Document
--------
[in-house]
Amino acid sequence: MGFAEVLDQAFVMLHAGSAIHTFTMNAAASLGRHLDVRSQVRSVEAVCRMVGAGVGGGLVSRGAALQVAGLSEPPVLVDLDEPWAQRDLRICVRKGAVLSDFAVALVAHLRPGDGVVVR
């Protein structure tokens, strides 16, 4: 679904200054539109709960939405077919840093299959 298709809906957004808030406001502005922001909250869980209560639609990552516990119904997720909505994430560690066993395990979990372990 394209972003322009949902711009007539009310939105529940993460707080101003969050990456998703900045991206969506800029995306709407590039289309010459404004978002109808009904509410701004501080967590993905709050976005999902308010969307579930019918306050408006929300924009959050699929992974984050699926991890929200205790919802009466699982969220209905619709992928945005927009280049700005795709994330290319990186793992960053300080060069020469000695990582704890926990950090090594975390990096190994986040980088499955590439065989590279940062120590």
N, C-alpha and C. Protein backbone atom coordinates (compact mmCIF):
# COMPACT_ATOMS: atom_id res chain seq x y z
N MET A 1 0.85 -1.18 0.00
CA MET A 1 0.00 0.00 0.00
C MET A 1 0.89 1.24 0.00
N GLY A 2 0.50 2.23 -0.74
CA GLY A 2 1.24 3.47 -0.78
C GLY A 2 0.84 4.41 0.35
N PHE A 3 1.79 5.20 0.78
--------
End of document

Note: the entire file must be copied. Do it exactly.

[in-house]
Amino acid sequence: MGFAEVLDQAFVMLHAGSAIHTFTMNAAASLGRHLDVRSQVRSVEAVCRMVGAGVGGGLVSRGAALQVAGLSEPPVLVDLDEPWAQRDLRICVRKGAVLSDFAVALVAHLRPGDGVVVR
């Protein structure tokens, strides 16, 4: 679904200054539109709960939405077919840093299959 298709809906957004808030406001502005922001909250869980209560639609990552516990119904997720909505994430560690066993395990979990372990 394209972003322009949902711009007539009310939105529940993460707080101003969050990456998703900045991206969506800029995306709407590039289309010459404004978002109808009904509410701004501080967590993905709050976005999902308010969307579930019918306050408006929300924009959050699929992974984050699926991890929200205790919802009466699982969220209905619709992928945005927009280049700005795709994330290319990186793992960053300080060069020469000695990582704890926990950090090594975390990096190994986040980088499955590439065989590279940062120590």
N, C-alpha and C. Protein backbone atom coordinates (compact mmCIF):
# COMPACT_ATOMS: atom_id res chain seq x y z
N MET A 1 0.85 -1.18 0.00
CA MET A 1 0.00 0.00 0.00
C MET A 1 0.89 1.24 0.00
N GLY A 2 0.50 2.23 -0.74
CA GLY A 2 1.24 3.47 -0.78
C GLY A 2 0.84 4.41 0.35
N PHE A 3 1.79 5.20 0.78